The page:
Back in the 90s, we watched the latest videos on Much Music (or MTV) instead of YouTube. We bought CD’s at record stores instead of downloading songs from iTunes. At the gym, we listened to music on our Walkmans, with cassette tapes we dubbed at home. Working out was all about staying in the fat-burning zone. People lined up to use the latest, hottest cardio equipment: the StairMaster. Life was a highway, and we wanted to ride it all night long. This Spin mix heads straight back to the 90s. It’s an easier workout designed for beginner classes, and it’s far and away the most popular mix on this blog, with over 1,000 views. Variations on 90s music are also the most popular search terms that bring people to the blog – who knew 90s music was so hot?

Good Vibrations (Workout Remix) – Power Music (4:54): Mark Wahlberg had a #1 Billboard hit with this 1991 single, back when he was Marky Mark and had a Funky Bunch. The video is still on YouTube. In the mood, yet? Three minutes in, jack up the tension to 4/10 and start climbing.

Strike it Up – Black Box (4:32): This dance tune charted in Australia, Austria, France, Germany, Ireland, the UK and USA. It was everywhere in 1991. Take the tension up to 8/10 and climb with the beat. Every 30 seconds, alternate between standing and seated climbs. Jack the tension up to 9/10 for the last minute.

Gonna Make You Sweat – C+C Music Factory (4:03): Another #1 hit from 1991. The opening bars are still played at sporting events. We’re doing lifts: 8/4/2, tension around 5/10.  Place your hands on the bars for balance only – this is all about the legs. Raise and lower yourself in nice controlled movements.

Laila – Dieter Bohlen and Blue System (3:26): Who? This German musician sold an impressive 125 million units worldwide and had 15 #1 hits in Germany, including Du hast mein Herz gebrochen (“You broke my heart,” according to Babelfish.) So how’d I get onto Dieter? I picked up a cassette tape for my Walkman in a bargain bin in St. John’s, Newfoundland. It was called Euro Dance Hits and featured Laila along with a number of other tunes, like Finally (CeCe Peniston), Show Me (Robin S.), and Rhythm is a Dancer (Snap!) and a few others I’ve never been able to track down anywhere else. I listened to that tape on dozens of runs and eventually lost it in a move. One thing I’ll say for old Dieter, he really knows how to make a girl sprint. There are four sprints here (at each chorus): 15/30/30/30 (give or take) at 0:14 – 29, 0:50 – 1:18, 1:54 – 2:23, and 2:37 – 3:07.

What is Love – Haddaway (4:34): Saturday Night Live’s Will Ferrell and Chris Kattan head-bobbed to this 1993 hit in their hilarious movie about two brothers desperate to get into a hot nightcub, A Night at the Roxbury. No head-bobbing here, just fast climbing. Keep the beat.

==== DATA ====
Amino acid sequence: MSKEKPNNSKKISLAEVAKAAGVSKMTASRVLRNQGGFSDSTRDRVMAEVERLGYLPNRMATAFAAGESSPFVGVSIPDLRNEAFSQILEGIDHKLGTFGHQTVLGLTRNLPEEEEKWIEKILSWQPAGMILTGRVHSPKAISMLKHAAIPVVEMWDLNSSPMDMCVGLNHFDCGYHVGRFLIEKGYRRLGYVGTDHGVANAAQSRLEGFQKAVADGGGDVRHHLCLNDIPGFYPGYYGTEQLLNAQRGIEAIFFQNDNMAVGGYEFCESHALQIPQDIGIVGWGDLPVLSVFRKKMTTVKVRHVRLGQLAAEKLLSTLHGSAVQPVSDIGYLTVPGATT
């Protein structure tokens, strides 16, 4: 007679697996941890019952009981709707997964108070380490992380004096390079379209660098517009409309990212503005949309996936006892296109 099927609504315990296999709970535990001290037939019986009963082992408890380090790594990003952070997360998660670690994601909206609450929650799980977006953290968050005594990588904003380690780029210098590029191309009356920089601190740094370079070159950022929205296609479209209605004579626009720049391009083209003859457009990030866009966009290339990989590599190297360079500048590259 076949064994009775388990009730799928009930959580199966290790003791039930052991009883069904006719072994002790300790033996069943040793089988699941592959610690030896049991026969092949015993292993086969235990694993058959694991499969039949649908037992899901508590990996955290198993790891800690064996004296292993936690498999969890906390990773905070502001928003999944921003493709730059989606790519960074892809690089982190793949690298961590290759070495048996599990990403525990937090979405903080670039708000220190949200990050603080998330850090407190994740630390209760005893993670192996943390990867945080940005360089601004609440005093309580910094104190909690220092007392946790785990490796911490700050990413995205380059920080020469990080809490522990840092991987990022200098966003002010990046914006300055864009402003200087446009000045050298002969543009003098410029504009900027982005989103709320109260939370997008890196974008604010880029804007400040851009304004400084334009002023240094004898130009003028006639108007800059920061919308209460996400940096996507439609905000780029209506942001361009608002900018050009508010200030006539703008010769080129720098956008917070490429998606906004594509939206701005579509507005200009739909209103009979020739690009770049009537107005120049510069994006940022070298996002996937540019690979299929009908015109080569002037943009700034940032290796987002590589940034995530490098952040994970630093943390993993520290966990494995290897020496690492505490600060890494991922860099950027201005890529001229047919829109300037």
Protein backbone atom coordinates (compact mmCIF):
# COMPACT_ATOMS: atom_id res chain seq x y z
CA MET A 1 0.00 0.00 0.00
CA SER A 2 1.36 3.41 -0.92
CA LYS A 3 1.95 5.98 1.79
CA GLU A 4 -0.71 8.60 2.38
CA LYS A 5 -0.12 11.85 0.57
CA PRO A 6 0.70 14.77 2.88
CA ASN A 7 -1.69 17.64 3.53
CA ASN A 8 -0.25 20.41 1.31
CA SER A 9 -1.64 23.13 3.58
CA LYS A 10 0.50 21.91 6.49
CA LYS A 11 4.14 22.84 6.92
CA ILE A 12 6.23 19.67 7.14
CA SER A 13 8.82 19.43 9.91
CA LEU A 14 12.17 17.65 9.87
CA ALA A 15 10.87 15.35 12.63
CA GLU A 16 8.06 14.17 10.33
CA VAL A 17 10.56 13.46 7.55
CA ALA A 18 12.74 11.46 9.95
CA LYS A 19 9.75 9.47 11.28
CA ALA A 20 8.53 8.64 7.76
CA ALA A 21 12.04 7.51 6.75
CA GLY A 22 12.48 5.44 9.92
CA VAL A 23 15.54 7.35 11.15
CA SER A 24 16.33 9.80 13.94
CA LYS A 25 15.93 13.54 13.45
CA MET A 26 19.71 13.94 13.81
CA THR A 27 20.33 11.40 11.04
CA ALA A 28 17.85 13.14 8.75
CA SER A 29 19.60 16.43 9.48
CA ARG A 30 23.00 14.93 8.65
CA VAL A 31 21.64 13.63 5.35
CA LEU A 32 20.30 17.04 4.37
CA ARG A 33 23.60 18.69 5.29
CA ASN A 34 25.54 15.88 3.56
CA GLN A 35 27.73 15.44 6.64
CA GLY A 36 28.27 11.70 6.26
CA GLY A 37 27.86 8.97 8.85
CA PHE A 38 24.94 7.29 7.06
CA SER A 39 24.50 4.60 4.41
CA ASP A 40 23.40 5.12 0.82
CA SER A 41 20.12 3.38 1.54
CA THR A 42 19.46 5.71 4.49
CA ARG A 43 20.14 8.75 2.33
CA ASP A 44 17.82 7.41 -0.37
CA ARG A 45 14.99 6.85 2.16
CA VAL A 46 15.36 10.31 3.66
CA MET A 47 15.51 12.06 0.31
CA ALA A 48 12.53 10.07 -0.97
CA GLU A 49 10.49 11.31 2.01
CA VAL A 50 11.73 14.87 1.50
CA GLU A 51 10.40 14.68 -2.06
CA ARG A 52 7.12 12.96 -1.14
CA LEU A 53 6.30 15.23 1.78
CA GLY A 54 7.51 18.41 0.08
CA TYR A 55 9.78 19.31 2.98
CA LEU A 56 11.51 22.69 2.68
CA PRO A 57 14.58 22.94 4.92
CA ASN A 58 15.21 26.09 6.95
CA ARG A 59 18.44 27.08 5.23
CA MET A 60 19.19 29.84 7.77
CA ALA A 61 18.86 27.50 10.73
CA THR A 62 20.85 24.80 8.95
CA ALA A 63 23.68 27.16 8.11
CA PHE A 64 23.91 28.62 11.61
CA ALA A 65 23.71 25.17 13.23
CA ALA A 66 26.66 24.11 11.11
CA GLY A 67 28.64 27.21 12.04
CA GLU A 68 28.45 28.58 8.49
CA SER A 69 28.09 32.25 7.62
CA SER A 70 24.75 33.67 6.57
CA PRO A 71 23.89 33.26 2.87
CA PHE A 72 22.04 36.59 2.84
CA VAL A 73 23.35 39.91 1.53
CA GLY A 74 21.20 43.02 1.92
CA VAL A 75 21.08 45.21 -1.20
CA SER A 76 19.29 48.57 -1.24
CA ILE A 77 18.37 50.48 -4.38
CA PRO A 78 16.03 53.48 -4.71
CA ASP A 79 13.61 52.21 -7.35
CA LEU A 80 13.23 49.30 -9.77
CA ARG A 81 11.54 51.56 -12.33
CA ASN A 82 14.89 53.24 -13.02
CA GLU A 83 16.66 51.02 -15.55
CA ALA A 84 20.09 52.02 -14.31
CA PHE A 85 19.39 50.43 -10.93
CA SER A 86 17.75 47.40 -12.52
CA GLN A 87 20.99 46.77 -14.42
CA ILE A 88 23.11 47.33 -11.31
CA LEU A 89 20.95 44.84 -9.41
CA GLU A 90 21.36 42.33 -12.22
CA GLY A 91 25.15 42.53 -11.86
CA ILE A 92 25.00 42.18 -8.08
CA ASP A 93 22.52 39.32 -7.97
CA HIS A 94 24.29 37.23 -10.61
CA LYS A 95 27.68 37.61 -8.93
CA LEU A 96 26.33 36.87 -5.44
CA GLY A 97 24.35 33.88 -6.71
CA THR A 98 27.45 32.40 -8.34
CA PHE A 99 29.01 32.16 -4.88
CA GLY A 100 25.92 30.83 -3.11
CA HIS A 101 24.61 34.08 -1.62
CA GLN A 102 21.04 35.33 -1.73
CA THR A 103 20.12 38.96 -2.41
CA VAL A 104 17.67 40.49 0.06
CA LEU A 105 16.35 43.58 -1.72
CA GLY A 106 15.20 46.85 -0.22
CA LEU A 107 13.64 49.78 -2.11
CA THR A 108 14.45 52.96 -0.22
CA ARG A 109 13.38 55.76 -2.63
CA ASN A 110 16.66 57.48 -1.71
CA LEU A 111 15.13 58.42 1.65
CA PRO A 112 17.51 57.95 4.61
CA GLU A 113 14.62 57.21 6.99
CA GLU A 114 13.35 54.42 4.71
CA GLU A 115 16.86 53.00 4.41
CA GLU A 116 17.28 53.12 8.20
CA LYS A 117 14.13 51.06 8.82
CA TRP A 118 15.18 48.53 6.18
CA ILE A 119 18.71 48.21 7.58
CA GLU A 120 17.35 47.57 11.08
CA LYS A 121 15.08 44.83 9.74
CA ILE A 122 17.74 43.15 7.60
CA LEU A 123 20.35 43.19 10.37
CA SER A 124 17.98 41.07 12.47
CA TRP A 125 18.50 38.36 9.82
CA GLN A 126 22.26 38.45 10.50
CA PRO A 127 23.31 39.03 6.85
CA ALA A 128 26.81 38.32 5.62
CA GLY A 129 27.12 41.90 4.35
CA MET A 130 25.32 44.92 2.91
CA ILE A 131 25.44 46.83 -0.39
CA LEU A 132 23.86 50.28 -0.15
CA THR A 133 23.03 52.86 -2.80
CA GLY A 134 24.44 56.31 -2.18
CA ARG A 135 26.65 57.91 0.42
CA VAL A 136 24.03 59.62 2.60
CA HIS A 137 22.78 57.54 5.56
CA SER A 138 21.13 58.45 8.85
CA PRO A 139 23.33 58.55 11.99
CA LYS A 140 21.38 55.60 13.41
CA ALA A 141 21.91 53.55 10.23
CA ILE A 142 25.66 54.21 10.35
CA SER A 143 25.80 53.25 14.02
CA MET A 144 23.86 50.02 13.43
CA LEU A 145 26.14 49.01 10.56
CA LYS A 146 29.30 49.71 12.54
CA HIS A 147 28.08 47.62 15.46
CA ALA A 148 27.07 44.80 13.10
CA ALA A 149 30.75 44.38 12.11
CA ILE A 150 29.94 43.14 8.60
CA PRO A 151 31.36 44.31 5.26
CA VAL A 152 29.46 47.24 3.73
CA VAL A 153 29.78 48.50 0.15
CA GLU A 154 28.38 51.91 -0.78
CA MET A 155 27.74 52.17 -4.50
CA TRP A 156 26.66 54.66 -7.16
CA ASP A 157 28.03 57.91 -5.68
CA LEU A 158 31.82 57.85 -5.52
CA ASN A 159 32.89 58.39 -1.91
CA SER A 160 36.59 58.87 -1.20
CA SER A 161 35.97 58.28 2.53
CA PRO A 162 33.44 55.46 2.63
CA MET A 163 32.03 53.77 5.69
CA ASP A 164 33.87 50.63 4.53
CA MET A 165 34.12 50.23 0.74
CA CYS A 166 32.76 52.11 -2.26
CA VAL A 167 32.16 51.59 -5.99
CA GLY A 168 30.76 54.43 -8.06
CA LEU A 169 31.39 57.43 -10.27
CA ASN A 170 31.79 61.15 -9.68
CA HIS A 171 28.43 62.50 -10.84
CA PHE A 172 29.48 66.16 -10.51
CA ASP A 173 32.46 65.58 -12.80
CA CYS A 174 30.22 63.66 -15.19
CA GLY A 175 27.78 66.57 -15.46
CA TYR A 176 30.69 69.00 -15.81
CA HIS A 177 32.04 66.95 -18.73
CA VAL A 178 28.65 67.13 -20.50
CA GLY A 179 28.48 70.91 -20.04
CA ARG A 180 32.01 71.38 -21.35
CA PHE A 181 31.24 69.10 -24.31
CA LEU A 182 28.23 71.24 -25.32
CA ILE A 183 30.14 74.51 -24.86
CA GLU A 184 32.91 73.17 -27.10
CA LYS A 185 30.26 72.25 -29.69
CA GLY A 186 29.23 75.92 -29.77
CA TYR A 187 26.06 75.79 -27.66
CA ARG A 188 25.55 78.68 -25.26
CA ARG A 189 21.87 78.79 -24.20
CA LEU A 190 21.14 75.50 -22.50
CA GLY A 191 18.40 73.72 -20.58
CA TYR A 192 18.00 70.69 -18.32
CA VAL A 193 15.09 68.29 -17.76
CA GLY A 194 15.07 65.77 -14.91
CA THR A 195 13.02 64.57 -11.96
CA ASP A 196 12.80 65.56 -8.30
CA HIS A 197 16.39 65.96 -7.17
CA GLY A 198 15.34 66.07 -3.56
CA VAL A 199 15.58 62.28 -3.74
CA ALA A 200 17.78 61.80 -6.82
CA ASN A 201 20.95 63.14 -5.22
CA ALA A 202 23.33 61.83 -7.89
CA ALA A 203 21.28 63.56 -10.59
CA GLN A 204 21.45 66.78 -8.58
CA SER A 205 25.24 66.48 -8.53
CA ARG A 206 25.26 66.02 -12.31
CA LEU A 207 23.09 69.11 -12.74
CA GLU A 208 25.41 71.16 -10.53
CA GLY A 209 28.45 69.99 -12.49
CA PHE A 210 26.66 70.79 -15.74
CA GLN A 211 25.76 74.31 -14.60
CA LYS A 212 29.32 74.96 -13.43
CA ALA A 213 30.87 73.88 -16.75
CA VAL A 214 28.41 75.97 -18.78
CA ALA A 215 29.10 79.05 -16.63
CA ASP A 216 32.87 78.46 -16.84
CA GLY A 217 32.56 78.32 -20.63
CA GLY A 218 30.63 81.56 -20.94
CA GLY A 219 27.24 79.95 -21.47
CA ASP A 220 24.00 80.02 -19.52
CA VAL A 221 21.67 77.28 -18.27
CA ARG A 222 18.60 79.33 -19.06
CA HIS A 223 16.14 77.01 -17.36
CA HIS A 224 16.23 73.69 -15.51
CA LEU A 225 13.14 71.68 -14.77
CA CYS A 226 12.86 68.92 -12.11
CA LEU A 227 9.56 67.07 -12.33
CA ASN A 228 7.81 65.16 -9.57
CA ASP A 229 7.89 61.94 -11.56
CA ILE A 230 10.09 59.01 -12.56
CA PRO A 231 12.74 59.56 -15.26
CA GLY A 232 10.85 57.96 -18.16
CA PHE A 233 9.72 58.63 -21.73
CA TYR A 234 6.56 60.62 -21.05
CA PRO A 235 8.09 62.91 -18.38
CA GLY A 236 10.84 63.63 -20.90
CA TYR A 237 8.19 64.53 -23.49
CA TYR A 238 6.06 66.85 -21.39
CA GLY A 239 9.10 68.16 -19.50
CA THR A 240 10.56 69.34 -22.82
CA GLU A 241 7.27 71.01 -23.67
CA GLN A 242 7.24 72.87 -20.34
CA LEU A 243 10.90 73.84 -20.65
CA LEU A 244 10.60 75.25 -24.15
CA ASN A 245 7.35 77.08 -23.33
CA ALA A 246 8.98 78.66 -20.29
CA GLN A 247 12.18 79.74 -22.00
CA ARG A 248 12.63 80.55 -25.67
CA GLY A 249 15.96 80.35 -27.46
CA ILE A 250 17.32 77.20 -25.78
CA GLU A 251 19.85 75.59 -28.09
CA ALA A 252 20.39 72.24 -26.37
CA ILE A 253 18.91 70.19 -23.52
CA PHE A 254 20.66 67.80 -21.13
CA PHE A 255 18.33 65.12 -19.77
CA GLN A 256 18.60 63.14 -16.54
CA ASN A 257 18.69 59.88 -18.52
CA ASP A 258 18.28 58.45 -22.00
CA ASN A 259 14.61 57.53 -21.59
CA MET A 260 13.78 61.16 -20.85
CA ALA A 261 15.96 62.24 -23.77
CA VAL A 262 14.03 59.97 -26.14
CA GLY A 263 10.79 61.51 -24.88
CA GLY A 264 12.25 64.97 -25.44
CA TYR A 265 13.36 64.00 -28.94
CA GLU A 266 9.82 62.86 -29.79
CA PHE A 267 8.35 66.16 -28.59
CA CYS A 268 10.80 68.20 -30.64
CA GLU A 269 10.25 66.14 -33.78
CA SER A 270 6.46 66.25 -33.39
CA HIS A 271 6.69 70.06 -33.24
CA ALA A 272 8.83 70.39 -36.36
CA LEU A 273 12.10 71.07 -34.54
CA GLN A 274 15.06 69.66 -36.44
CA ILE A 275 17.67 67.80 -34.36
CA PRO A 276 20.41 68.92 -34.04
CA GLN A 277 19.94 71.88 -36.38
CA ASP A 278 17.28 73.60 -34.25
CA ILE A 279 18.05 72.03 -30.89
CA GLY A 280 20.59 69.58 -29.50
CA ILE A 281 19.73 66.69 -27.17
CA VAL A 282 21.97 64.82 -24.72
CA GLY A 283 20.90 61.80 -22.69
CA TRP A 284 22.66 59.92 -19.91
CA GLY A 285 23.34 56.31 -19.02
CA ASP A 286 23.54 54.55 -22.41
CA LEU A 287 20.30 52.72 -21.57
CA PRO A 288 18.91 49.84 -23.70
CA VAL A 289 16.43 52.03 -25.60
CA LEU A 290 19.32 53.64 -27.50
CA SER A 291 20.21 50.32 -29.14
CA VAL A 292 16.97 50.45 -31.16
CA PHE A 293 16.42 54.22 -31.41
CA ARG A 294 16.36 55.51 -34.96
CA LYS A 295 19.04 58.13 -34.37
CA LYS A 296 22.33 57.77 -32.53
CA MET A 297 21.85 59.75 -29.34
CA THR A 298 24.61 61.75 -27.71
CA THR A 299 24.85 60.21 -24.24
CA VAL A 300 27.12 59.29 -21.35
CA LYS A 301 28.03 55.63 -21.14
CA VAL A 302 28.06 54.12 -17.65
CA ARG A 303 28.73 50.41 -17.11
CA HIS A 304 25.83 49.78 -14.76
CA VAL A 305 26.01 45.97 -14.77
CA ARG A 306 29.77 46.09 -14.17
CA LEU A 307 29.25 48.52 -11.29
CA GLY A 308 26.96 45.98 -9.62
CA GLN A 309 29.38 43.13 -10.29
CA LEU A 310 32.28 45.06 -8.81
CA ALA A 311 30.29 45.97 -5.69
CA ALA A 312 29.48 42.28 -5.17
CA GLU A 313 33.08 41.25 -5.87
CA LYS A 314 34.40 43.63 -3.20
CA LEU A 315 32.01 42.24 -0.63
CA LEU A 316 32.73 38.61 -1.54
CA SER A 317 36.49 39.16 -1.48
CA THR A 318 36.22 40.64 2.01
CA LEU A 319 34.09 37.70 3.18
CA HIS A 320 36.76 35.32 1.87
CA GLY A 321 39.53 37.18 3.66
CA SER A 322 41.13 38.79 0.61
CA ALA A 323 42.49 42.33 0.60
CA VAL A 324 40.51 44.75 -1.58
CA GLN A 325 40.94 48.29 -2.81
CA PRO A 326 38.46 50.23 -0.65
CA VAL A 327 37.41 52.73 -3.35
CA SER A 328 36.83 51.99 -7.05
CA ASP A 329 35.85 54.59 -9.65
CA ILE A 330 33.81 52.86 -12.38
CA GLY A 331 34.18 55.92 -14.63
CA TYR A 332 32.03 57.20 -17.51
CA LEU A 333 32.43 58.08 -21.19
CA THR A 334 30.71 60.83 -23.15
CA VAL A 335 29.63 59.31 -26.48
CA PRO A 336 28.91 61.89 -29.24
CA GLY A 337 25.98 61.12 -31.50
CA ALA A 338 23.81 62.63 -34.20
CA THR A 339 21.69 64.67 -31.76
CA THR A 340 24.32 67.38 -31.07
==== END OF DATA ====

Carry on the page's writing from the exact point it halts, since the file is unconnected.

Mr. Vain – Culture Beat (4:32): Right away, you know you’re in for some sprints:30/40/40 at 0:30 – 0:60, 1:41 – 2:21, and 3:06 – 3:46 with nice 45 second recovery breaks in between. This song topped the charts in twelve countries in 1993.

Rhythm is a Dancer – Snap! (3:24): Single leg training, 2 sets of 45 seconds for each leg. Keep the tension high enough that you’re really glad when it’s time to switch legs – 8/10 or higher. Don’t listen too closely to the lyrics. One line, “I’m serious as cancer when I say rhythm is a dancer,” comes up regularly in polls of the worst song lyric of all time.

I’m Too Sexy – Right Said Fred (2:49): This one’s pure fun. Don’t discount Right Said Fred until you’ve listened to the charming Deeply Dippy, from the same album. We’re doing lifts: 2/4/8.

Blinded by the Light (Radio Cut) – Manfred Mann’s Earth Band and Michael Mind (2:45): For the love of Pete, the lyric is not “wrapped up like a douche.” How do I know this? Exhibit A: the songwriting credit for this one goes to Bruce Springsteen, and I ask you, would the Boss write that? (Bruce’s version on iTunes is so different from this one that they don’t seem to be the same song.) Exhibit B: lyrics websites report that he’s actually singing: “Blinded by the light/revved up like a deuce/another runner in the night.” We’re sprinting for this one, just two, though: 30/45 at 0:37 – 1:07 and 1:52 – 2:37.  When the music goes, explode forward – race day effort!

Finally – Ce Ce Peniston (2:50): I will always remember this chirpy 1991 hit for the Australian Outback dance scene in The Adventures of Priscilla, Queen of the Desert. In fact, you should watch it right now – it’s unforgettable. Here’s the Youtube link. I’ll wait. Okay, ready to climb? Tension at 6/10.

Sleepy Maggie – Ashley MacIsaac (5:28): This Cape Breton fiddler took Canada by storm in 1995 by infusing Celtic fiddle music with hip hop and dance elements. Mary Jane Lamond is on vocals (they’re in Gaelic.) MacIsaac is breathtakingly talented. He plays with such passion that he can wear out a fiddle bow in a single song. Cool down and stretch, then head back to the future.